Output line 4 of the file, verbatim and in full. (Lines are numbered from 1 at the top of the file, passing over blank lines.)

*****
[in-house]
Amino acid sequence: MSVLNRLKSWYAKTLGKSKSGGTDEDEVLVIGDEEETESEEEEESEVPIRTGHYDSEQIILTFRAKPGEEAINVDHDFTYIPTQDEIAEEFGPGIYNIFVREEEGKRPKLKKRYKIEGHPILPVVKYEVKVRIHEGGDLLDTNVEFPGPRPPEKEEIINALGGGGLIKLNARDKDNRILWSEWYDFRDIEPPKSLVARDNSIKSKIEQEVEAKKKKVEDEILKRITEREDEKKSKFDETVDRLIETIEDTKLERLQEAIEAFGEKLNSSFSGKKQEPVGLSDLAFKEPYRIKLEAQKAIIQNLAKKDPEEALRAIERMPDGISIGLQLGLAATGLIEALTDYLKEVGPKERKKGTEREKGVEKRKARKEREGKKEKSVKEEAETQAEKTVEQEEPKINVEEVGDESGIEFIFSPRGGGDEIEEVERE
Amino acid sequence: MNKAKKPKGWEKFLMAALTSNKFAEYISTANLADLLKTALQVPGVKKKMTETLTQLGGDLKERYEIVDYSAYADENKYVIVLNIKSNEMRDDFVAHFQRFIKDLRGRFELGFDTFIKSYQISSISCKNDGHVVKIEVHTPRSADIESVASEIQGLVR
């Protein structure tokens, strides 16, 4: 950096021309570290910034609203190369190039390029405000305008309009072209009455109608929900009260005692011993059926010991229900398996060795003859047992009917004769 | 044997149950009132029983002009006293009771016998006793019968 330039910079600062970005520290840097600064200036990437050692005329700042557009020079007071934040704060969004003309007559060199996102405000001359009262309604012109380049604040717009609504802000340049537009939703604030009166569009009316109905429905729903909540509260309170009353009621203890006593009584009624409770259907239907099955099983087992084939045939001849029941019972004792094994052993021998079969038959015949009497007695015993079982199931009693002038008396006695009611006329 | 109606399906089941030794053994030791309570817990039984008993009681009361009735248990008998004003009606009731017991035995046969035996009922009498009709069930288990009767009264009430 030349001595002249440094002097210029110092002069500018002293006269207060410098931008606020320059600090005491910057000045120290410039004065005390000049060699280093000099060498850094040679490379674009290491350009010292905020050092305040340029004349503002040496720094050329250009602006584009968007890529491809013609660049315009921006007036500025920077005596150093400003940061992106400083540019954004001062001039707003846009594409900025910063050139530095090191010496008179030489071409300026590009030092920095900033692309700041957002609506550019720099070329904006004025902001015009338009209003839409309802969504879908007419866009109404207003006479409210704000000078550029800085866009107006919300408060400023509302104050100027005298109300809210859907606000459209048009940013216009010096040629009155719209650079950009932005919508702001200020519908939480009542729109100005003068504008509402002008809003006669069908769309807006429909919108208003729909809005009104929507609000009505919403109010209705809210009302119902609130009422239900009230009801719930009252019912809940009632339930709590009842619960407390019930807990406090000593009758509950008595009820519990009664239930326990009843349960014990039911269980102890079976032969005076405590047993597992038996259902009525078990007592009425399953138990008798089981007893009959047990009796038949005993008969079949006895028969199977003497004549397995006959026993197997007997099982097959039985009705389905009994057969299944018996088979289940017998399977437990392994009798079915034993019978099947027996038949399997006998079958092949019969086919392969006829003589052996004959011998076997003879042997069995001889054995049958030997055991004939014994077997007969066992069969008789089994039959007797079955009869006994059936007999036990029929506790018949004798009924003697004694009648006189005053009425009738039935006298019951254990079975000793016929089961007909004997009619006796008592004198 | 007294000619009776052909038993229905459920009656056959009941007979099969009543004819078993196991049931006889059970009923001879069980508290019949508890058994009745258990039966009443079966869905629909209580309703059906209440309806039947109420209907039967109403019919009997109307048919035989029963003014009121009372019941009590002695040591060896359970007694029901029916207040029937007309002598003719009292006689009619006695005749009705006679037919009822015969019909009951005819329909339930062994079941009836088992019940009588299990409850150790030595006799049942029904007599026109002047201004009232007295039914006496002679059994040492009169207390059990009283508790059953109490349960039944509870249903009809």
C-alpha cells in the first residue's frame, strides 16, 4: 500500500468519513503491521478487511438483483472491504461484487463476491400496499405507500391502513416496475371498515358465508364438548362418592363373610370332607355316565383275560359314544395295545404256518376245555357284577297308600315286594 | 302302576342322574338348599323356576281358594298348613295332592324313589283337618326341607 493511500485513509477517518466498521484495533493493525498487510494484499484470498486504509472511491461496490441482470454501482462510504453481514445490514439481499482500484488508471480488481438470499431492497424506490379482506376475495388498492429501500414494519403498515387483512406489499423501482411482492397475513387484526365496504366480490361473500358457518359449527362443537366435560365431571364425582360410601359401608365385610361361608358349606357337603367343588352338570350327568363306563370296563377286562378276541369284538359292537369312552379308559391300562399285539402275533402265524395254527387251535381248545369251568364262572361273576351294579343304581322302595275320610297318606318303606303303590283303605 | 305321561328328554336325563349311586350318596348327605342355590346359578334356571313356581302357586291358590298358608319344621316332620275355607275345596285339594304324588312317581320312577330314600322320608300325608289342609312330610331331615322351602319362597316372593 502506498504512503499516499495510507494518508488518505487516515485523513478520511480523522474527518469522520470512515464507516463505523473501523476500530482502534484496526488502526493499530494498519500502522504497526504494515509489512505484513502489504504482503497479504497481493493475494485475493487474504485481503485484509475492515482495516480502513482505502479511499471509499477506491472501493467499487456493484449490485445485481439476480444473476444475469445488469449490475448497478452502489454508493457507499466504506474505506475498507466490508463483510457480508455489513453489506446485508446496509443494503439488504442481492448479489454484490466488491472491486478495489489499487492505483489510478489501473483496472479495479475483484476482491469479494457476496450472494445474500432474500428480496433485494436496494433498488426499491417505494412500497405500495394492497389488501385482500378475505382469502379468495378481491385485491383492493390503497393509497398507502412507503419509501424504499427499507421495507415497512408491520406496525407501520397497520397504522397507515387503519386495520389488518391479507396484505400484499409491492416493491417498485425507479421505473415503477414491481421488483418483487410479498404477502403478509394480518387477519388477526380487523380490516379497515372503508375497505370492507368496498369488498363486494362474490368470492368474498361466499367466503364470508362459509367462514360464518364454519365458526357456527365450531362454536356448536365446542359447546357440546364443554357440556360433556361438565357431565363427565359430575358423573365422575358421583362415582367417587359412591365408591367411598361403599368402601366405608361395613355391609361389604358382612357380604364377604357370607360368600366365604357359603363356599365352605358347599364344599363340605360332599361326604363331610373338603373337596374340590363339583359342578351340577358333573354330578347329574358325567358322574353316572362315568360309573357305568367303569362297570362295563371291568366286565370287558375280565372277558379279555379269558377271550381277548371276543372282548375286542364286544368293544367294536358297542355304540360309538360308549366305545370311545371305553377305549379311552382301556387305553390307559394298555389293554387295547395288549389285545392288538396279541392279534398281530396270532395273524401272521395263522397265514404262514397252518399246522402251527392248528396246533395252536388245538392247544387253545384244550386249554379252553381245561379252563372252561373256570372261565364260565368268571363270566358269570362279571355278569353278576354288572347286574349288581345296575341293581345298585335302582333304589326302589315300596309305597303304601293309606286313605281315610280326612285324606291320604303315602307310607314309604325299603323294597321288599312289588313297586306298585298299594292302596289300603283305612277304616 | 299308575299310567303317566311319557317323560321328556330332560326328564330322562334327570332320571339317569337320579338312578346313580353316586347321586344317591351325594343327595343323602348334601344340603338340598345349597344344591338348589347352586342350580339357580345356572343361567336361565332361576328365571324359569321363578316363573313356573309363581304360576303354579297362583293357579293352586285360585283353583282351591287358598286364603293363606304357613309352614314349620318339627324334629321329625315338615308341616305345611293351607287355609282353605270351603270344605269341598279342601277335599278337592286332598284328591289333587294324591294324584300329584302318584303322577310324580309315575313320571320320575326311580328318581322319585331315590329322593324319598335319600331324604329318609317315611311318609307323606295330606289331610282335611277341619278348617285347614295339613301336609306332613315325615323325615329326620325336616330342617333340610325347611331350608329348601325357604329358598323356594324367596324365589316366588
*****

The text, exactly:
């Protein structure tokens, strides 16, 4: 950096021309570290910034609203190369190039390029405000305008309009072209009455109608929900009260005692011993059926010991229900398996060795003859047992009917004769 | 044997149950009132029983002009006293009771016998006793019968 330039910079600062970005520290840097600064200036990437050692005329700042557009020079007071934040704060969004003309007559060199996102405000001359009262309604012109380049604040717009609504802000340049537009939703604030009166569009009316109905429905729903909540509260309170009353009621203890006593009584009624409770259907239907099955099983087992084939045939001849029941019972004792094994052993021998079969038959015949009497007695015993079982199931009693002038008396006695009611006329 | 109606399906089941030794053994030791309570817990039984008993009681009361009735248990008998004003009606009731017991035995046969035996009922009498009709069930288990009767009264009430 030349001595002249440094002097210029110092002069500018002293006269207060410098931008606020320059600090005491910057000045120290410039004065005390000049060699280093000099060498850094040679490379674009290491350009010292905020050092305040340029004349503002040496720094050329250009602006584009968007890529491809013609660049315009921006007036500025920077005596150093400003940061992106400083540019954004001062001039707003846009594409900025910063050139530095090191010496008179030489071409300026590009030092920095900033692309700041957002609506550019720099070329904006004025902001015009338009209003839409309802969504879908007419866009109404207003006479409210704000000078550029800085866009107006919300408060400023509302104050100027005298109300809210859907606000459209048009940013216009010096040629009155719209650079950009932005919508702001200020519908939480009542729109100005003068504008509402002008809003006669069908769309807006429909919108208003729909809005009104929507609000009505919403109010209705809210009302119902609130009422239900009230009801719930009252019912809940009632339930709590009842619960407390019930807990406090000593009758509950008595009820519990009664239930326990009843349960014990039911269980102890079976032969005076405590047993597992038996259902009525078990007592009425399953138990008798089981007893009959047990009796038949005993008969079949006895028969199977003497004549397995006959026993197997007997099982097959039985009705389905009994057969299944018996088979289940017998399977437990392994009798079915034993019978099947027996038949399997006998079958092949019969086919392969006829003589052996004959011998076997003879042997069995001889054995049958030997055991004939014994077997007969066992069969008789089994039959007797079955009869006994059936007999036990029929506790018949004798009924003697004694009648006189005053009425009738039935006298019951254990079975000793016929089961007909004997009619006796008592004198 | 007294000619009776052909038993229905459920009656056959009941007979099969009543004819078993196991049931006889059970009923001879069980508290019949508890058994009745258990039966009443079966869905629909209580309703059906209440309806039947109420209907039967109403019919009997109307048919035989029963003014009121009372019941009590002695040591060896359970007694029901029916207040029937007309002598003719009292006689009619006695005749009705006679037919009822015969019909009951005819329909339930062994079941009836088992019940009588299990409850150790030595006799049942029904007599026109002047201004009232007295039914006496002679059994040492009169207390059990009283508790059953109490349960039944509870249903009809």